152.We recommend that the Government shares intelligent client best practice in relation to off-site manufacture between departments and with other public-sector clients, such as NHS trusts and local authorities.


153.Tim Carey, National Product Director at Willmott Dixon, explained that a lack of harmonisation of design standards, particularly for affordable housing, is a barrier to greater use of off-site manufacture.168 Cogent Consulting explained that “with more standardisation there is a higher likelihood of a production process being repeatable and therefore automated, with automation comes investment in machinery which increases efficiency levels and provides cost reductions”.169

154.The British Standards Institute told us that “standardisation has a clear role to play in driving market development” in off-site manufacture.170 Rosie Toogood made the comparison to other industries where standardisation “is seen as an enabler”.171

155.The Government should promote the adoption of recognised standards for off-site manufactured components within the industry by working with bodies such as the British Standards Institute and the Building Research Establishment.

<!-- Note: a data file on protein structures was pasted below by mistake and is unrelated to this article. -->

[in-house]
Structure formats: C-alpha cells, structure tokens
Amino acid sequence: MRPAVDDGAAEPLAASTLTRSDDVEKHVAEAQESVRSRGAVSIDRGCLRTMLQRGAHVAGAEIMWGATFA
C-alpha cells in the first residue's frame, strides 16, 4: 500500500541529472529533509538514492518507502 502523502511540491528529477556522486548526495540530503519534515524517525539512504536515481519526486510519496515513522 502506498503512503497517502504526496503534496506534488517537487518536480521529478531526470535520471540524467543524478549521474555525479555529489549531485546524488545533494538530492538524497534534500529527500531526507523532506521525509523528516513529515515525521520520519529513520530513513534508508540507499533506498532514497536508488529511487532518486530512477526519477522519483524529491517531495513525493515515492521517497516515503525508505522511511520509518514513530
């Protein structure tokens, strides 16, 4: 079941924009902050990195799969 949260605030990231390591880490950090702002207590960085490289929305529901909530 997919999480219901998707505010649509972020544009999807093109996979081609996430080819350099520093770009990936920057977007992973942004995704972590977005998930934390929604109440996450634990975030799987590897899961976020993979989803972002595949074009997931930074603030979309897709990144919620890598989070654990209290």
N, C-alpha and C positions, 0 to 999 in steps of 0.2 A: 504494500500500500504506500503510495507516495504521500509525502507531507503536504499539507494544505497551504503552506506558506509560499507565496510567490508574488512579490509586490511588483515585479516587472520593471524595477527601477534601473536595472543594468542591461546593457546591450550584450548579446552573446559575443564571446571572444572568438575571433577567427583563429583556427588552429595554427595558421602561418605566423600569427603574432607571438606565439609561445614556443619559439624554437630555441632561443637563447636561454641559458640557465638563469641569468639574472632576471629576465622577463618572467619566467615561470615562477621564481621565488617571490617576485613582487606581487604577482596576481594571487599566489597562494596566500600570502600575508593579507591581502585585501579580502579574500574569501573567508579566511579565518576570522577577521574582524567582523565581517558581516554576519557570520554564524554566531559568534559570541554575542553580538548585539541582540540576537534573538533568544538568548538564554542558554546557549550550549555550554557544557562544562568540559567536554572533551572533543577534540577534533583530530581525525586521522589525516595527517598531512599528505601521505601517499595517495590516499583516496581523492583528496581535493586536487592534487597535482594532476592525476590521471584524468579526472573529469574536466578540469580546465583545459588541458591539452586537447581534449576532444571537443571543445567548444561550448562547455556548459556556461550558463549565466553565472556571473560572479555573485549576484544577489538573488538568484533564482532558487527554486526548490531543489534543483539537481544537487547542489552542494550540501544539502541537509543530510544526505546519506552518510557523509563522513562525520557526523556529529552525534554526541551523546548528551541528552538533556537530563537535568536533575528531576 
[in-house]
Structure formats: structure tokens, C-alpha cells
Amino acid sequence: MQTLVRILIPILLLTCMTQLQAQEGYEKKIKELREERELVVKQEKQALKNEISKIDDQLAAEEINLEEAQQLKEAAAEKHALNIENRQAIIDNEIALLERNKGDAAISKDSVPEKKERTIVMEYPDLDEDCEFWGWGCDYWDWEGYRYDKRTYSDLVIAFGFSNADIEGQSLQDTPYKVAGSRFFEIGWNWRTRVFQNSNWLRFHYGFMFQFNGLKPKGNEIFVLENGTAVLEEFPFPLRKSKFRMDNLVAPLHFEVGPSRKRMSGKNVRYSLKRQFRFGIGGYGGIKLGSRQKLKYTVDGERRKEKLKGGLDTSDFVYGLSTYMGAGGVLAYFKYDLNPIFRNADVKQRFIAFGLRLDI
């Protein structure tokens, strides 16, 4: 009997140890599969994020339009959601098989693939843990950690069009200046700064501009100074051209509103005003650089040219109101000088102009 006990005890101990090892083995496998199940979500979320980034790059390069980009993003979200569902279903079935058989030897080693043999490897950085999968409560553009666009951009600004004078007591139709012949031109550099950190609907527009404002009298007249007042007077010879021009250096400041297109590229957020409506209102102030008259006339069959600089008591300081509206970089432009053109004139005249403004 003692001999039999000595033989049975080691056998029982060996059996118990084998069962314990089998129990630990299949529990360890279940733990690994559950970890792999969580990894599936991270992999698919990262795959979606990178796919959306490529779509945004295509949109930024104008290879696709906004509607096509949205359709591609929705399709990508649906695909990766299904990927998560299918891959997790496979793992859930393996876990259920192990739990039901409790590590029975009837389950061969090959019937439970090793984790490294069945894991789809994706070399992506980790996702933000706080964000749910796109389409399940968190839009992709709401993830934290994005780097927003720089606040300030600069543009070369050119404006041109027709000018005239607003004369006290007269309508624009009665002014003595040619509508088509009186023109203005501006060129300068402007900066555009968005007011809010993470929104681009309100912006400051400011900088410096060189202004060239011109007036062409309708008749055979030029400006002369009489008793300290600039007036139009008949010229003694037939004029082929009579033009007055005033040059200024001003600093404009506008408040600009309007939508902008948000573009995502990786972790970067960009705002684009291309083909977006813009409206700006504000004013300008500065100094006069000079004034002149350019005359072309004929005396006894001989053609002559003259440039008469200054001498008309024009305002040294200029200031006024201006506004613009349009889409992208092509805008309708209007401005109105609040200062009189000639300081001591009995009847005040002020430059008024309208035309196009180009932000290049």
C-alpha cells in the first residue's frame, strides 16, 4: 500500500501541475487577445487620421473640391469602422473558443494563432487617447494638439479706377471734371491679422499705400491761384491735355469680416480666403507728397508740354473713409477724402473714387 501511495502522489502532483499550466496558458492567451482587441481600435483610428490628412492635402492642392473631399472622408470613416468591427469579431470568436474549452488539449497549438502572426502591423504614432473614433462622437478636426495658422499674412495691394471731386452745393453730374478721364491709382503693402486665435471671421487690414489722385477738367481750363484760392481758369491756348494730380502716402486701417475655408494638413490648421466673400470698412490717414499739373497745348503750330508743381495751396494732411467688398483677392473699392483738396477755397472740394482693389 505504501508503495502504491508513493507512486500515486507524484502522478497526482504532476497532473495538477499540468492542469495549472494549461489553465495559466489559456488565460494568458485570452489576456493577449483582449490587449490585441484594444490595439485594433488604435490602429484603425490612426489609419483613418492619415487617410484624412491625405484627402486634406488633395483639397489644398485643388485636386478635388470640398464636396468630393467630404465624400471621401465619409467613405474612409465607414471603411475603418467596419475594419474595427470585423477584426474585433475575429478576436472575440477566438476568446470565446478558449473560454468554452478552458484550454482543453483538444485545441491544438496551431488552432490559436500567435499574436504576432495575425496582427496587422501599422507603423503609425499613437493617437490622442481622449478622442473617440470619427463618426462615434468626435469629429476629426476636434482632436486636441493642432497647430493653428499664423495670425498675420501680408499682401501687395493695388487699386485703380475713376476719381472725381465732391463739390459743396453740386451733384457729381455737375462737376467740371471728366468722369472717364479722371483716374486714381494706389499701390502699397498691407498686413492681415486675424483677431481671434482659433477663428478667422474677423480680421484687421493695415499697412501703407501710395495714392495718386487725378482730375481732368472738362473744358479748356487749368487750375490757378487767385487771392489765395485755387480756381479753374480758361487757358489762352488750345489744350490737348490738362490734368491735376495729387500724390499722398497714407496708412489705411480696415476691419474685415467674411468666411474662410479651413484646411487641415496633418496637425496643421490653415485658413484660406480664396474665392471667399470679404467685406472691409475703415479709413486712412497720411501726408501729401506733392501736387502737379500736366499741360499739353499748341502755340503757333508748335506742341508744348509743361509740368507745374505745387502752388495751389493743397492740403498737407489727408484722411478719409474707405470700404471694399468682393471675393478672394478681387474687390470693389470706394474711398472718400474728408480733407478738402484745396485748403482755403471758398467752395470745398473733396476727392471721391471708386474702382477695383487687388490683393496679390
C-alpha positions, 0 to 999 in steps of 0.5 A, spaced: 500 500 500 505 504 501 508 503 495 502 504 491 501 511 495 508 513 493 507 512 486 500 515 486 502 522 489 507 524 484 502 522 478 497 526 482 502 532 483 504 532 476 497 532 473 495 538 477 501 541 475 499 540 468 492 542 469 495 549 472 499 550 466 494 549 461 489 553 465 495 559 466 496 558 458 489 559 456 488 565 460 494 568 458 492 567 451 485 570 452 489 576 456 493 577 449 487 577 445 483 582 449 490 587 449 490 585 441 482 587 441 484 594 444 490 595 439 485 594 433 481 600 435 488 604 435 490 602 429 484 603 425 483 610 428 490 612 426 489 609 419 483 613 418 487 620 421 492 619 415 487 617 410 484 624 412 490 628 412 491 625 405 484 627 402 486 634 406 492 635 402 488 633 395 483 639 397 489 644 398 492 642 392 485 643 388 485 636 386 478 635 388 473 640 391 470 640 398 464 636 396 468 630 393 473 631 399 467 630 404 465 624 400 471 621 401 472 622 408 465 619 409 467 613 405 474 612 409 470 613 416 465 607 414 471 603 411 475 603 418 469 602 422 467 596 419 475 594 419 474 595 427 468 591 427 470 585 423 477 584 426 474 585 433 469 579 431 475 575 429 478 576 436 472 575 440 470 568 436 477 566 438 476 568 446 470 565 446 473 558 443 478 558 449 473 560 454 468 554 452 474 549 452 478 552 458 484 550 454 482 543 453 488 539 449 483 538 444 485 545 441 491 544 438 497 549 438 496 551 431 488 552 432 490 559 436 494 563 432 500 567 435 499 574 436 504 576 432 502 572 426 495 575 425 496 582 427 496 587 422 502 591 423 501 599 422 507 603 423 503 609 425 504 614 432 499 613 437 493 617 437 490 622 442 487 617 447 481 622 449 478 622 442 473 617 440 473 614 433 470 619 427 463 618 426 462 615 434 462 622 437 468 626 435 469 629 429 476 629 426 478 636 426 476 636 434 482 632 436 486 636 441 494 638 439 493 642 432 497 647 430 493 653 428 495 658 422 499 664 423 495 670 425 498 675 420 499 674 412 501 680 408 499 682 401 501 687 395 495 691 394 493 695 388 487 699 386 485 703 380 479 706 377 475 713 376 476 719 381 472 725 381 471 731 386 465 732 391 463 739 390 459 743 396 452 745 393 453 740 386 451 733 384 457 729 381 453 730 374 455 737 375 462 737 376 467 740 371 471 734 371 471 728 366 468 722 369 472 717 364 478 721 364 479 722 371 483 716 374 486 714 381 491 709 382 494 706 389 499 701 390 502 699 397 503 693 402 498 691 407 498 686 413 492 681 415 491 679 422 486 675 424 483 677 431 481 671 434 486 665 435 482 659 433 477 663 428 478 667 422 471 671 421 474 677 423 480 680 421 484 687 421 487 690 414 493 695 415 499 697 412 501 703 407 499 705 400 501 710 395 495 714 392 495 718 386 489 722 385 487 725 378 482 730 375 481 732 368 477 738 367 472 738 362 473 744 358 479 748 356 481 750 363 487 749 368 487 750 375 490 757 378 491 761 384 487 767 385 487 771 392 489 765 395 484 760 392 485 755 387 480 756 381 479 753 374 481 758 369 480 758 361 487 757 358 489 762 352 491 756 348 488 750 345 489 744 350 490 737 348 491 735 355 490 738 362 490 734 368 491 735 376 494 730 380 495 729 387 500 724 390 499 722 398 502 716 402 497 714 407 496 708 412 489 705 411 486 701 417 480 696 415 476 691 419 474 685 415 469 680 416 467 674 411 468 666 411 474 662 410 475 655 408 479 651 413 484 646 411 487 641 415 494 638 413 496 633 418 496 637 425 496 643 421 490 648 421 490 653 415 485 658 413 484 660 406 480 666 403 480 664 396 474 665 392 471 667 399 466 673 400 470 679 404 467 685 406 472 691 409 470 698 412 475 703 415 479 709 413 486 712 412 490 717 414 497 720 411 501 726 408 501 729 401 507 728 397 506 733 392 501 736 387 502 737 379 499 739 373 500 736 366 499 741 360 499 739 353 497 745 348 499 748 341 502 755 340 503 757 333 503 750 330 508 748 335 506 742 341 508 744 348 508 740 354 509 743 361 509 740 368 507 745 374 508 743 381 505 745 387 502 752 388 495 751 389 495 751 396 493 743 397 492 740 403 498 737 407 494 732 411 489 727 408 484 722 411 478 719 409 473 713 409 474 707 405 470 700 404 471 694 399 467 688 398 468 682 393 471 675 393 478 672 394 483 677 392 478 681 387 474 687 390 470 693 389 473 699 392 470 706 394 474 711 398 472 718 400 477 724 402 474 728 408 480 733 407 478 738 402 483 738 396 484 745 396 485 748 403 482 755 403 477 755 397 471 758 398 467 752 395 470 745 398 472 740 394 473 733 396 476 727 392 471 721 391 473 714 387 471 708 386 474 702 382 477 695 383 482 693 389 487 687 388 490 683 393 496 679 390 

Research and development

156.The construction sector typically spends little on research and development (R&D). Cogent Consulting told us that it has the lowest spending on R&D of any sector in the UK, “currently estimated to be running at 0.1% of output”.172 The McAvoy Group argued that “R&D should be recognised as an inherent and critical part of offsite to maximise the potential of the sector and its positive impact on the wider construction industry”.173 Interserve stated that “the evidence is not well recorded” for the benefits of off-site manufacture and “a focus on detailed performance data for buildings” is needed.174

157.One of the aims of the Construction Sector Deal is to increase spending on R&D in the sector. Alongside the initial Sector Deal announcement the Government announced a £170 million investment in the ‘Transforming Construction’ programme, as part of the Industrial Strategy Challenge Fund.175 Fergus Harradence, Deputy Director of Construction at the Department for Business, Energy and Industrial Strategy, set out what this money would be spent on, including £70 million on a core innovation hub: “a centre that will take forward the development and commercialisation of digital and off-site manufacturing technologies” that will “work in a similar way to a catapult centre”. Around £30 million will be invested in an active building centre, which will “develop technologies that will enable buildings to be energy self-sufficient or ideally energy positive”. The remainder, about £70 million, will be “awarded by various competitions and will support R&D projects”.176